Contact Peter Banister via the Society’s Leicester office,
or e-mail: [email protected]
In my column for last November I spoke of the need for us to get more involved in influencing the development of public policy, and I said that the Trustees would be discussing this in their November meeting, and we would welcome any contributions from members. I in fact got a large number of very useful comments, all of which were relayed on to my fellow Trustees and copied to the Policy Advice Team in the Society’s office; for which many thanks. Our members have a wealth of knowledge and expertise and are a fund of innovative ideas, which are always worth drawing upon. Moreover, we live in a time of rapid change, and we need to respond positively and proactively to developments.
Not surprisingly the debate is still very much ongoing, and the office has provided an interesting detailed summary of the Society’s recent achievements in terms of meeting our strategic objectives; I found myself very impressed with this, as it included several developments that I was not aware of. This list deserves wider circulation to members when it has been finalised.
Moreover, I think that it is significant that we now have a Director of Policy in post with the recent appointment of Nigel Atter to this important role. Nigel will already be well known to many involved in the Society; he has broad experience in a number of relevant contexts, and has been heavily involved recently in helping us to develop policy. He will be ably supported by another colleague who is also very familiar with the Society, Lisa Morrison-Coulthard, who has now been appointed to the role as Lead Policy Advisor. Another welcome recent appointment is Tanja Siggs, who is our new Policy Advisor (Legislation); she joins us with a wealth of parliamentary experience, both at the UK and at the European level.
Despite these achievements it has become obvious that we may need to revisit our Strategic Plan with a view to possibly making it more concrete. It is interesting to note in this context that the American Psychological Association, the largest such association in the world in terms of members, has a strategic plan with only three broad goals (and more detailed objectives); these are to maximise organisational effectiveness, to expand psychology’s role in advancing health and to increase the recognition of Psychology as a science. Is there something to be said for us to also be more focused, rather than to try to do everything at once?
The European Federation of Psychologists’ Associations similarly tends to concentrate on relatively specific issues and last September held a conference on Psychology for Health in Brussels, which involved psychologists from across Europe, European Commission policy makers, the World Health Organization (WHO) and other representatives. This conference concentrated on eight areas where psychology can make a contribution to health (such as the impact of lifelong learning and health promotion). It might be worth our considering relating to some of these wider European-wide initiatives, and becoming more involved in them. For instance, there is a planned European Union Joint Action on Mental Health and Well-being, which is starting this year to promote exchange between member states, and the WHO is also pushing forward a new European health policy framework under the title of ‘Health 2020’.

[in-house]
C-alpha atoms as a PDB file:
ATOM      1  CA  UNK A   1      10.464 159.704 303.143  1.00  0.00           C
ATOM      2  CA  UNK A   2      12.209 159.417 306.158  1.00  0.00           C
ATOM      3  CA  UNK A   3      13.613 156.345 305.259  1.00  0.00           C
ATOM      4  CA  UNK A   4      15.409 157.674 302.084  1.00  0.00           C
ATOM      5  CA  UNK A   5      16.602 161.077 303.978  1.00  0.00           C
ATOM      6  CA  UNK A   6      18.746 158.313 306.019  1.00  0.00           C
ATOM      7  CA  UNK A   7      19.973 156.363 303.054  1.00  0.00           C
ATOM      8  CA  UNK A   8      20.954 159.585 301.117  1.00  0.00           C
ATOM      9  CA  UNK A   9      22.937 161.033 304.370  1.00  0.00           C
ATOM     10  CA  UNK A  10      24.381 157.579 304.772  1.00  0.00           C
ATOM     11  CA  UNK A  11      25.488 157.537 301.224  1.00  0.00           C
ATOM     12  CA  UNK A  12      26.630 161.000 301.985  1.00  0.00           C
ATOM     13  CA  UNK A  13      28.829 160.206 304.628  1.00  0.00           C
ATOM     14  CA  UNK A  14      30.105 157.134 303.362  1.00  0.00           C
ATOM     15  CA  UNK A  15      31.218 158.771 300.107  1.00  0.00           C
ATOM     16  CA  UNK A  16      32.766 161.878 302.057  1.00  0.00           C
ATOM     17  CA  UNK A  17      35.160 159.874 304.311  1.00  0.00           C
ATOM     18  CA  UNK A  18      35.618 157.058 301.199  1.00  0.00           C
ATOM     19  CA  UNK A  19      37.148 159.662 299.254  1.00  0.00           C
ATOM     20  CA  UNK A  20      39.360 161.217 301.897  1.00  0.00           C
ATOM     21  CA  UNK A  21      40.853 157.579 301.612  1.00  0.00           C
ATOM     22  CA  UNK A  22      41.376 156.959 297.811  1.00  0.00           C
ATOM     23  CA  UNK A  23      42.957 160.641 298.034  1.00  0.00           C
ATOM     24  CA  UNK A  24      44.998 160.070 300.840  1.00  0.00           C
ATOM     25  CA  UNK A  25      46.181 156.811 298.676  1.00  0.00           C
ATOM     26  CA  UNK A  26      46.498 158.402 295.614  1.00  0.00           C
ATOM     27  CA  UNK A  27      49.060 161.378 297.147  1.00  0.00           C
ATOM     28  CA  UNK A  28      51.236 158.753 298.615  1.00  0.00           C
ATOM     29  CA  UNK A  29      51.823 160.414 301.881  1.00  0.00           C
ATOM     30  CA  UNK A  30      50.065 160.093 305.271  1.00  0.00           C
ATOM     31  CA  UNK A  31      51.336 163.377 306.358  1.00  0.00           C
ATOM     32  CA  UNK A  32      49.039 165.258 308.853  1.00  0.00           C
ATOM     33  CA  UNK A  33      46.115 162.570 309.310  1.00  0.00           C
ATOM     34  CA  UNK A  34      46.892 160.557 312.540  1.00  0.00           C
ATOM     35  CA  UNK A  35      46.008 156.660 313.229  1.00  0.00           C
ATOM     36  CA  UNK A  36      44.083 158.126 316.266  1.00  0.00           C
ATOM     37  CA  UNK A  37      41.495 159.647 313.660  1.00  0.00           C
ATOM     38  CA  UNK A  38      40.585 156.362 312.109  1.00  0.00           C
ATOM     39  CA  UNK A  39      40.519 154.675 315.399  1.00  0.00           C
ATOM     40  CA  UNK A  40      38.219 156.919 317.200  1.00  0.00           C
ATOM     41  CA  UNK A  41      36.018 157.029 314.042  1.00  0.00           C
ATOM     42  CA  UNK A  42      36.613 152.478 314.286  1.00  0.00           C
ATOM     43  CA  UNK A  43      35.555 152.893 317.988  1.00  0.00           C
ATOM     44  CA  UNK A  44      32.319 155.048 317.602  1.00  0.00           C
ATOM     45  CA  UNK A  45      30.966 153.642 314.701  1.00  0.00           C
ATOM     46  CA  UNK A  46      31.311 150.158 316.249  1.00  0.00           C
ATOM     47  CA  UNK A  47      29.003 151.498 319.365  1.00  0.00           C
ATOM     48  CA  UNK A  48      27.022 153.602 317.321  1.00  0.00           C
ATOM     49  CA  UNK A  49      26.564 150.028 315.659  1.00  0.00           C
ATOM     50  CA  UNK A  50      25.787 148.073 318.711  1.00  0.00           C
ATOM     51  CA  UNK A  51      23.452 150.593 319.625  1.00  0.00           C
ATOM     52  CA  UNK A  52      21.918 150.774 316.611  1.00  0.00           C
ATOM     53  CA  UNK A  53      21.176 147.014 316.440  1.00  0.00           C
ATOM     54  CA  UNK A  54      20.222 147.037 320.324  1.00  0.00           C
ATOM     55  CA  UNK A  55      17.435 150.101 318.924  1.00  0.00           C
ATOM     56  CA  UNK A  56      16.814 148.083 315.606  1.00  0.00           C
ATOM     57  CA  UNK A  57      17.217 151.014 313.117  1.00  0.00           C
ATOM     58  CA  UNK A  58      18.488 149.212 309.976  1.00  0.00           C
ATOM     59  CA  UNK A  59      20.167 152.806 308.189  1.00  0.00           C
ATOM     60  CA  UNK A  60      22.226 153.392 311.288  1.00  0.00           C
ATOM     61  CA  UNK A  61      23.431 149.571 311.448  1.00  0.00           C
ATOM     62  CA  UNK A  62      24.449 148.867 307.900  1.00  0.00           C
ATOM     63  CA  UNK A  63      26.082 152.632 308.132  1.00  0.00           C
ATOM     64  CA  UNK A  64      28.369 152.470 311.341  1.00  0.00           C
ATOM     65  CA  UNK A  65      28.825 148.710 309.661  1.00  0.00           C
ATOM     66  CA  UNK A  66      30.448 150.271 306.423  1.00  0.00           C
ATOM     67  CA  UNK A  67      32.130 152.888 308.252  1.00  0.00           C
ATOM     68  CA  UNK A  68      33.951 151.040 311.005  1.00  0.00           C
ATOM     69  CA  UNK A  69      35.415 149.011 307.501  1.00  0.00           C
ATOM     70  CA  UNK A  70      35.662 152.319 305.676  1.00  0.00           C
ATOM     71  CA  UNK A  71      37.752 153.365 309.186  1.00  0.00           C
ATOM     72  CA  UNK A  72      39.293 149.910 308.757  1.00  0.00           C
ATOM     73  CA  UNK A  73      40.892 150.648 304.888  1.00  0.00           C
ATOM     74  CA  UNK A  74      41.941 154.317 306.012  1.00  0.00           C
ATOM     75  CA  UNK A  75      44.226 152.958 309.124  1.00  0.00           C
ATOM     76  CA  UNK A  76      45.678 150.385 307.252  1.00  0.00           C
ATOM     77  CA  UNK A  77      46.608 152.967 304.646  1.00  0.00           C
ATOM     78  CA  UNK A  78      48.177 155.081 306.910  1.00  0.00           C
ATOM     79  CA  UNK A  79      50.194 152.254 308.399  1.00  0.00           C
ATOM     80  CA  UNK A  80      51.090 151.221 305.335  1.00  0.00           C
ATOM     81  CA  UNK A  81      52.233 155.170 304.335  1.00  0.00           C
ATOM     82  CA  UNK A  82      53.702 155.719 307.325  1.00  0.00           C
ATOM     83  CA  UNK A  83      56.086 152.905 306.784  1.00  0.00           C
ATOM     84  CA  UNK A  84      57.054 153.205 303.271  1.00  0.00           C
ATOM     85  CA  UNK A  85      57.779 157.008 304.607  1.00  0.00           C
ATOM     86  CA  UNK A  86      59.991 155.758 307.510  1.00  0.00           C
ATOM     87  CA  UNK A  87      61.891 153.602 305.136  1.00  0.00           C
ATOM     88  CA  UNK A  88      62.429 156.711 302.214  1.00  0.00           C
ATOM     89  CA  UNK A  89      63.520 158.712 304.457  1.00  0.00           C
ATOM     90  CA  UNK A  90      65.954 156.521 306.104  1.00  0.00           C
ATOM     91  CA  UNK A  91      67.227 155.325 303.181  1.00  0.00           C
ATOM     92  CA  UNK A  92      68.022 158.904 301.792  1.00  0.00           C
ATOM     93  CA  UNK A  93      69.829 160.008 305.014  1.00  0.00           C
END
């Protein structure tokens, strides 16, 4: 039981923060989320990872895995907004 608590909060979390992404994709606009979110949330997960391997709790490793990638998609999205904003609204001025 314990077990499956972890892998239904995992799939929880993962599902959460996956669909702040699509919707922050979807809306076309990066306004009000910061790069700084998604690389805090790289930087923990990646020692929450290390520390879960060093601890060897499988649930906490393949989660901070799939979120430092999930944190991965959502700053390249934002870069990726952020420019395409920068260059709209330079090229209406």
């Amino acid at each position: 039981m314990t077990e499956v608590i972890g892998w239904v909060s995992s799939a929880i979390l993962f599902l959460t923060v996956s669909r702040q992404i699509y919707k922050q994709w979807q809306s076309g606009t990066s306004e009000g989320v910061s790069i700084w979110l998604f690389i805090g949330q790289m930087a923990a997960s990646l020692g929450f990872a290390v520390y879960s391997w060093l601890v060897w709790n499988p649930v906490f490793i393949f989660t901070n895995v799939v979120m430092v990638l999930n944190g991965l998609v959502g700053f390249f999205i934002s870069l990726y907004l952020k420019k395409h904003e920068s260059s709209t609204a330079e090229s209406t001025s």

The European Union also tends to concentrate on specific issues; this year is the European Year of the Citizen, to celebrate the 20th anniversary of ‘Union citizenship’ (versus national) under the Maastricht Treaty, which lists achievements such as the freer movement of goods, services and people, easier travel (especially across borders), access to healthcare systems, and cheaper European phone calls.
The purpose of the year is to raise citizens’ awareness of their rights and to stimulate their active participation in Union policy making, and to stimulate debate about the impact and potential of the right to free movement (how much research is there in psychology on the impact of the recent influx of other EU citizens into the UK, for instance?). Finance will be available, conferences and seminars planned, and there is an intention to improve communications re citizens’ rights in the EU. For further information please see http://europa.eu/citizens-2013/en/home.